Calcium makes things more resistant to wet heat, oxidizing agents, and sometimes dry heat. It’s possible that calcium-dipicolinate keeps the nucleic acids stable in the spore. Small DNA-binding proteins (SASPs) that dissolve in acid can also be found in the endospore. They saturate the spore’s DNA and protect it from heat, radiation, drying out, chemicals, and other dangers.
Heat resistance seems to depend a lot on the dehydration of the protoplast. The cortex may remove water from the protoplast through osmosis, protecting it from damage from both heat and radiation. The spore coat also seems to keep enzymes and chemicals like hydrogen peroxide from damaging the spores. Last, spores have some enzymes that fix DNA. Once the spore sprouts and the cell starts to work again, the DNA is fixed.
In short, the heat resistance of endospores is probably caused by a number of things, such as the stabilization of DNA by calcium-dipicolinate and acid-soluble proteins, protoplast dehydration, the spore coat, DNA repair, and the more stable nature of cell proteins in bacteria that have adapted to grow at high temperatures, among other things.
Spore formation (endospore formation) usually starts when growth stops because there aren’t enough nutrients. It is a long and complicated process that can be broken down into seven steps.
- In stage I — there is the formation of an axial filament of nuclear material.
- In stage II — Then, the cell membrane folds inward to enclose part of the DNA and make the forespore septum.
- In stage III — The membrane keeps growing and wraps a second membrane around the young endospore.
- In stage IV — Then, the cortex is put down between the two membranes, and calcium and dipicolinic acid build up.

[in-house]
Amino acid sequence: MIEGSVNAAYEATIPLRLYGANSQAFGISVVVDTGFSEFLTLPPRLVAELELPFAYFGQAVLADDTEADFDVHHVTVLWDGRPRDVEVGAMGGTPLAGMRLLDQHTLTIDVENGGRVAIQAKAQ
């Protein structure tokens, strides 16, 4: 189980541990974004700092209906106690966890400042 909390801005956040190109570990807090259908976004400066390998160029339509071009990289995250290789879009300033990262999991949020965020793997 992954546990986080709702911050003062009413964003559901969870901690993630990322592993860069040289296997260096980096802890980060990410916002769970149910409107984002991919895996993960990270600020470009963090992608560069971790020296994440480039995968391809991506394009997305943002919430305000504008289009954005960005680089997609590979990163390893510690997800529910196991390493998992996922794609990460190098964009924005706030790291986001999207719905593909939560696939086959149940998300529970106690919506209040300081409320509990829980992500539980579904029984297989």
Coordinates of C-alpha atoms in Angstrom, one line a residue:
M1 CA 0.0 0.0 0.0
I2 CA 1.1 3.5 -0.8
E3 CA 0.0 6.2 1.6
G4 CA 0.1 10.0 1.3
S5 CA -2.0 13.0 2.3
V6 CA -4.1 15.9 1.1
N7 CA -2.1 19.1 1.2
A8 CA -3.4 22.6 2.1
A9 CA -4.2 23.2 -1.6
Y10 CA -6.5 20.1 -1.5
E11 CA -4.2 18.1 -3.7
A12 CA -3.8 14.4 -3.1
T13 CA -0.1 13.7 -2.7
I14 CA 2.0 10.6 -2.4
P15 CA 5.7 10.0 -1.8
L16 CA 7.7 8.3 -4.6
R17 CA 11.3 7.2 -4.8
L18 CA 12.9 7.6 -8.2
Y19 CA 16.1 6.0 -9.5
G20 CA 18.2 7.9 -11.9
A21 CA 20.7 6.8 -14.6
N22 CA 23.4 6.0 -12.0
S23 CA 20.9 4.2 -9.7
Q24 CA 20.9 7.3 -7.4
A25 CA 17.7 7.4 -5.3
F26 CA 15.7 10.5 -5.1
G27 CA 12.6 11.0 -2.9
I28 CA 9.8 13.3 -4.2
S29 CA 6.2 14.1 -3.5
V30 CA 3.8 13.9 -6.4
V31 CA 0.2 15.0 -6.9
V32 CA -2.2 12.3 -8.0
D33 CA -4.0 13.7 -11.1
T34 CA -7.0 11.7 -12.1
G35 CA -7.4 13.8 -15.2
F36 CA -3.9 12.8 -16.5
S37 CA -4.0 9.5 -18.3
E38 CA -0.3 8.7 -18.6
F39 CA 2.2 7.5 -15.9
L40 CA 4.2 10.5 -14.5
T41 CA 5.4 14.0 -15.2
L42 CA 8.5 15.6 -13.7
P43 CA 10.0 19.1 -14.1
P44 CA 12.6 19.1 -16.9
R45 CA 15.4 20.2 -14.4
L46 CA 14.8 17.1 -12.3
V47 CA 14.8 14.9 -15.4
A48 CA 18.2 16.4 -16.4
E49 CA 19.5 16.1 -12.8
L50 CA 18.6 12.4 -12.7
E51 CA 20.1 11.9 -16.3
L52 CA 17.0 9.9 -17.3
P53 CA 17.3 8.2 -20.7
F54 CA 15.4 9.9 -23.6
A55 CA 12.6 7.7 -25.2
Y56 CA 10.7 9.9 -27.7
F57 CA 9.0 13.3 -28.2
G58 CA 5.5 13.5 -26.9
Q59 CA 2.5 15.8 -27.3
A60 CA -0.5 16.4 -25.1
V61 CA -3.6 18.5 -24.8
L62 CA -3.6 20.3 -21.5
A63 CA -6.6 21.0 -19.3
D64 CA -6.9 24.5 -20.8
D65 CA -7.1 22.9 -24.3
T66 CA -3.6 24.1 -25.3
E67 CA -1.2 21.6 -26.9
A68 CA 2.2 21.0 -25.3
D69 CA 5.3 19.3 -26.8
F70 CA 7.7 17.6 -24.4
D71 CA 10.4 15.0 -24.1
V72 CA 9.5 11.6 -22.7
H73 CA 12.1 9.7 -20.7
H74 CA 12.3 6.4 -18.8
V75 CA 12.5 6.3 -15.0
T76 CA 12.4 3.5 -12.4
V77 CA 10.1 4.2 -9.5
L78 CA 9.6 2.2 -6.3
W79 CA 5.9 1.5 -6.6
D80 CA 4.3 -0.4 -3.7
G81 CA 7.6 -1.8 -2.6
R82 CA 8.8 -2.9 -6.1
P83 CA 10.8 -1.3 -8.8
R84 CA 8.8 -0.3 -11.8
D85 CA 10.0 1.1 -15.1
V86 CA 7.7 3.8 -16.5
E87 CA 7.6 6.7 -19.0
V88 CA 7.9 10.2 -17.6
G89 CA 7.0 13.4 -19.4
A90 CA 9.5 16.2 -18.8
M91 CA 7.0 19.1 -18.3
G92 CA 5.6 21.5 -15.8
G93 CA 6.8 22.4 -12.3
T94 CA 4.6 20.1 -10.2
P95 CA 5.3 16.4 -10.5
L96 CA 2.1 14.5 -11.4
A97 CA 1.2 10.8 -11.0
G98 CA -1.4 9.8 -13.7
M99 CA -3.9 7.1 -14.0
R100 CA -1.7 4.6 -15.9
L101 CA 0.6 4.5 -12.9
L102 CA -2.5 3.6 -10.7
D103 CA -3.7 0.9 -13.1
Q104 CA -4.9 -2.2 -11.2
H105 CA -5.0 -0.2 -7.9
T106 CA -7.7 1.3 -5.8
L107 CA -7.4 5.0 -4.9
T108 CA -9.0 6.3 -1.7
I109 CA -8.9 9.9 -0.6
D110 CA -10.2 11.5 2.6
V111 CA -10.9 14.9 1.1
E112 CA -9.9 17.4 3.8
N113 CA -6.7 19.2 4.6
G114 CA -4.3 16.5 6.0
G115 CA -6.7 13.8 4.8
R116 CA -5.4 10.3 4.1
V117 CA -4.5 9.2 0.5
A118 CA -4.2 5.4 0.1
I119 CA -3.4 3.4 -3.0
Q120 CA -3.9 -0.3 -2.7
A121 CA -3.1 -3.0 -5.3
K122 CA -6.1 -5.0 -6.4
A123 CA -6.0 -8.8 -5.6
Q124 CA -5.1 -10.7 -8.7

- In stage V —The cortex then gets protein coats.
- In stage VI — The endospore becomes mature.
- In stage VII — Finally, lytic enzymes break down the sporangium, which lets the spore escape.
Bacillus megaterium needs about 10 hours to make spores.
Endspores to a vegetative form
The process of turning dormant spores into active vegetative cells seems almost as complicated as sporulation. It happens in three steps: activation, germination, and growth. Activation is the process of getting spores ready to grow, and it usually happens after a treatment such as heating.
The next step is germination, which is when the spore wakes up from its dormant state. During this process, the spore swells, ruptures, or gets absorbed into the spore coat, the spore loses its ability to resist heat and other stresses, its ability to bend, its ability to release spore parts, and its metabolic activity goes up. After activation, germination can be triggered by a number of normal metabolites or nutrients, such as amino acids and sugars.
The third stage is outgrowth, which comes after germination. The spore protoplast makes new parts, comes out of what’s left of the spore coat, and grows into an active bacterium once more.
Prescott’s Microbiology Book by Christopher J. Woolverton, Joanne M. Willey, and Linda Sherwood